Motor controller


The motor controller acts as a floodgate that ensures power distribution. A controller monitors the vehicle's performance, from the operator and motor to the battery and foot pedal. Using a microprocessor, the controller can limit or redirect current to improve mechanical performance or match the operator's driving style. Nowadays, you can find refined controllers that provide accurate speed and higher efficiency. In some electric vehicles, the power controller combines the inverter, low voltage converter and the control unit. The inverter converts DC to AC and supplies it to the motor to control its speed. It is also responsible for deceleration and acceleration, maximising the vehicle's drivability. On the other hand, the low voltage DC-DC converter generates low voltage power that electronic systems use. This is necessary since the electronic systems need to be converted to DC to make them useful.


Reducer


The reducer performs a crucial role in conveying the motor's power to the wheels. However, the RPM from the motor is higher than that of a combustion engine. The reducer decreases the RPM to appropriate levels to match the driving conditions. Reducing the RPM allows the EV powertrain to provide higher torque.


Battery heating system


The battery heater exists to maintain an ideal temperature range to prevent seasonal performance decreases. Usually, the battery decreases in charging capacity and speed at lower temperatures. The heating system also functions during charging to ensure charge efficiency and maintain maximum driving distance.


Classification of electric cars based on the components

Electric cars are available in three types depending on the degree of electricity used as the energy sources.

Battery electric vehicles


A battery-electric vehicle is all-electric and uses rechargeable batteries to power the motor. It doesn't have a combustion engine and relies on electricity stored in the high-capacity battery packs to power all the electronics on board and move the vehicle. When the battery is depleted, you can charge it with an external power source. Electric vehicles don't emit any exhaust fumes and don't require clutches, gears and spark plugs. Fully electric cars have the components mentioned above and use them to operate smoothly. Some of the advantages of battery-powered electric vehicles are environmental sustainability and better rides. The minimal noise and vibrations make driving them more comfortable.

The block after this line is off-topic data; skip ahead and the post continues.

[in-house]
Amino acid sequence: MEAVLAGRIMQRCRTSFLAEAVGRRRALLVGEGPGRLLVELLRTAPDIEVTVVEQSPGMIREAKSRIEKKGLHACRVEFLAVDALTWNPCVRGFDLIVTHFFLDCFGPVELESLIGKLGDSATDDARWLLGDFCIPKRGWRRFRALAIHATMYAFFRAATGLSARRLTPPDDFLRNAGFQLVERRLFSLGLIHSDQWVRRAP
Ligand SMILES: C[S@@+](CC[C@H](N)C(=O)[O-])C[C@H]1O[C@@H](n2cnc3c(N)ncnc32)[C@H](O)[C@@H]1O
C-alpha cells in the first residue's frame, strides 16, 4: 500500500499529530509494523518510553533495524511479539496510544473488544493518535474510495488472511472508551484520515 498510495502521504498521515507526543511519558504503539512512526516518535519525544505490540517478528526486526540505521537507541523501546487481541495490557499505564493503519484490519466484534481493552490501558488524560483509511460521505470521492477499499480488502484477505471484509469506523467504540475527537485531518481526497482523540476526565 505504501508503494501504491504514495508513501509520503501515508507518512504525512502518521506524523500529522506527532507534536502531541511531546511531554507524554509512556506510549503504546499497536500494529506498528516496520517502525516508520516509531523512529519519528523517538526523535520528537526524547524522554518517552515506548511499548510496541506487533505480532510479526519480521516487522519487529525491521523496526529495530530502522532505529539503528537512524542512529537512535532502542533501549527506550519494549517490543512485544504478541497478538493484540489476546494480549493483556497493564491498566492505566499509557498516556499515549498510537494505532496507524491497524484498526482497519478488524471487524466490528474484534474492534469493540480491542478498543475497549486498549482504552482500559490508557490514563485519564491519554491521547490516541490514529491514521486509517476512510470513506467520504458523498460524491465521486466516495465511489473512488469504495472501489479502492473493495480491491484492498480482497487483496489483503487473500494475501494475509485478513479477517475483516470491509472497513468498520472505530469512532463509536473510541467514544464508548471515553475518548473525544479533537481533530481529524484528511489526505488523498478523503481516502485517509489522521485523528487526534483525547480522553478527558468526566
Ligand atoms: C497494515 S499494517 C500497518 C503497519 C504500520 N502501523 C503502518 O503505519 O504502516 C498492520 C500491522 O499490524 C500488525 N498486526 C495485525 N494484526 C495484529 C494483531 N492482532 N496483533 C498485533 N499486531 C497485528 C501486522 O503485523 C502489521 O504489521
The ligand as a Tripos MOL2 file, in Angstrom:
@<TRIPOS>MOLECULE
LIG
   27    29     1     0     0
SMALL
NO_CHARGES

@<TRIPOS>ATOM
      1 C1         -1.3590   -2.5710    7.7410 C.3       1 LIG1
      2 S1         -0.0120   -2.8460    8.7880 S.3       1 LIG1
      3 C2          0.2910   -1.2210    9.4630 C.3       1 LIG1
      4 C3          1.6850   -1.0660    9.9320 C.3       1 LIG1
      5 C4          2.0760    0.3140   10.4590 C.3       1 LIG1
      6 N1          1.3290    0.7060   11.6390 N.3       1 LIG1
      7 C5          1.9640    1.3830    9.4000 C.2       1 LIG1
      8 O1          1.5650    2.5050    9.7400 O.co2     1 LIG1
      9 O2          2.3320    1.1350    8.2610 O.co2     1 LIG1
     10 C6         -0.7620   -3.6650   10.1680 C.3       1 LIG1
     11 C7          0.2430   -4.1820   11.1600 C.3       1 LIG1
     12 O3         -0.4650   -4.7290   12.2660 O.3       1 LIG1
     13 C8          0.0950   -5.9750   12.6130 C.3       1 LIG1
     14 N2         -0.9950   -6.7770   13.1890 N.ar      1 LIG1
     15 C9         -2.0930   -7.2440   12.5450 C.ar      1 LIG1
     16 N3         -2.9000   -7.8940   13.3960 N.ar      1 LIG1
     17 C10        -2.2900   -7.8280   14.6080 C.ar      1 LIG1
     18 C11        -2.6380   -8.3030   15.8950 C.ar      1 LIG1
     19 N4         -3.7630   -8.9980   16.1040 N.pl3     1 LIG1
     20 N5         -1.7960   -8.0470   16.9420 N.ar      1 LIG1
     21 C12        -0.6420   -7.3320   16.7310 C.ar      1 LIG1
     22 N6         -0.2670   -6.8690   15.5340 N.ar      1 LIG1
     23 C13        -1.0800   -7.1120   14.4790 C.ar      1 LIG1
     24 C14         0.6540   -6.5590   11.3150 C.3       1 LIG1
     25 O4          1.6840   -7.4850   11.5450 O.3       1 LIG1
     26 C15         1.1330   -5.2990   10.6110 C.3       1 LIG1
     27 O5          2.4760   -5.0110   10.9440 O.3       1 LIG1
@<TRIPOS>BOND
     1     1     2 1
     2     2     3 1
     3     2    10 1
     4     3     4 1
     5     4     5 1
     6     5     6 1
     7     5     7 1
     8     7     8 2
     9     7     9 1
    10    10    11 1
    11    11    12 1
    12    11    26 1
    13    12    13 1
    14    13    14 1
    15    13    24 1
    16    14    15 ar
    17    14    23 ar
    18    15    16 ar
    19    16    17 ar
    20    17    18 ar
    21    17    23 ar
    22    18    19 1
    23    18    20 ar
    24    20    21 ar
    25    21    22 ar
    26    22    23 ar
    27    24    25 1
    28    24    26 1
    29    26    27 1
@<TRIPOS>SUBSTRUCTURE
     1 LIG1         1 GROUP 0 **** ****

Fuel-cell electric vehicles


Like battery-powered electric vehicles, they use electricity to power the motor. The main difference is using fuel cells from hydrogen to power a vehicle instead of drawing electricity from a battery only. Fuel cells are useful in powering vehicles for special applications. Most people use them in an indoor application that requires clean emissions. Few manufacturers have released hydrogen fuel-cell vehicles like Toyota and Hyundai. Fuel electric vehicles are cleaner than battery-electric cars since they have zero carbon emissions.


Plug-in hybrid electric vehicles


The extended-range electric vehicles are powered by fuel and electricity. The electric part of the vehicles can be recharged by plugging into an external source or regenerative braking. Some of the electric components in a plug-in hybrid electric vehicle (PHEV) include a motor, electronic unit controller, traction battery packs, auxiliary battery, charge port and a DC-DC converter. The components support electrical functions like powering the motor and regenerating power from braking. A PHEV also has an exhaust system, fuel tank and internal combustion engine that the car switches to when the electric power is depleted.


Hybrid electric vehicles


Like PHEVs, hybrid cars are powered by electricity and petrol. Unlike the PHEVs, its electric energy is generated through a regenerative braking system that recharges the battery. The electric motor slows down the car during the regeneration and covers some of the energy from the heating to generate electricity. The car usually starts off using an electric motor before gasoline cuts in as the car accelerates. The addition of an electric motor ensures the best fuel economy for driving in different conditions.


Conclusion


Electric vehicles are increasingly becoming part of modern life. The components bring tremendous fuel economy, a smooth driving feel and eco-friendliness that appeal to many consumers. Understanding electric vehicle components helps you choose the best electric vehicle for your needs.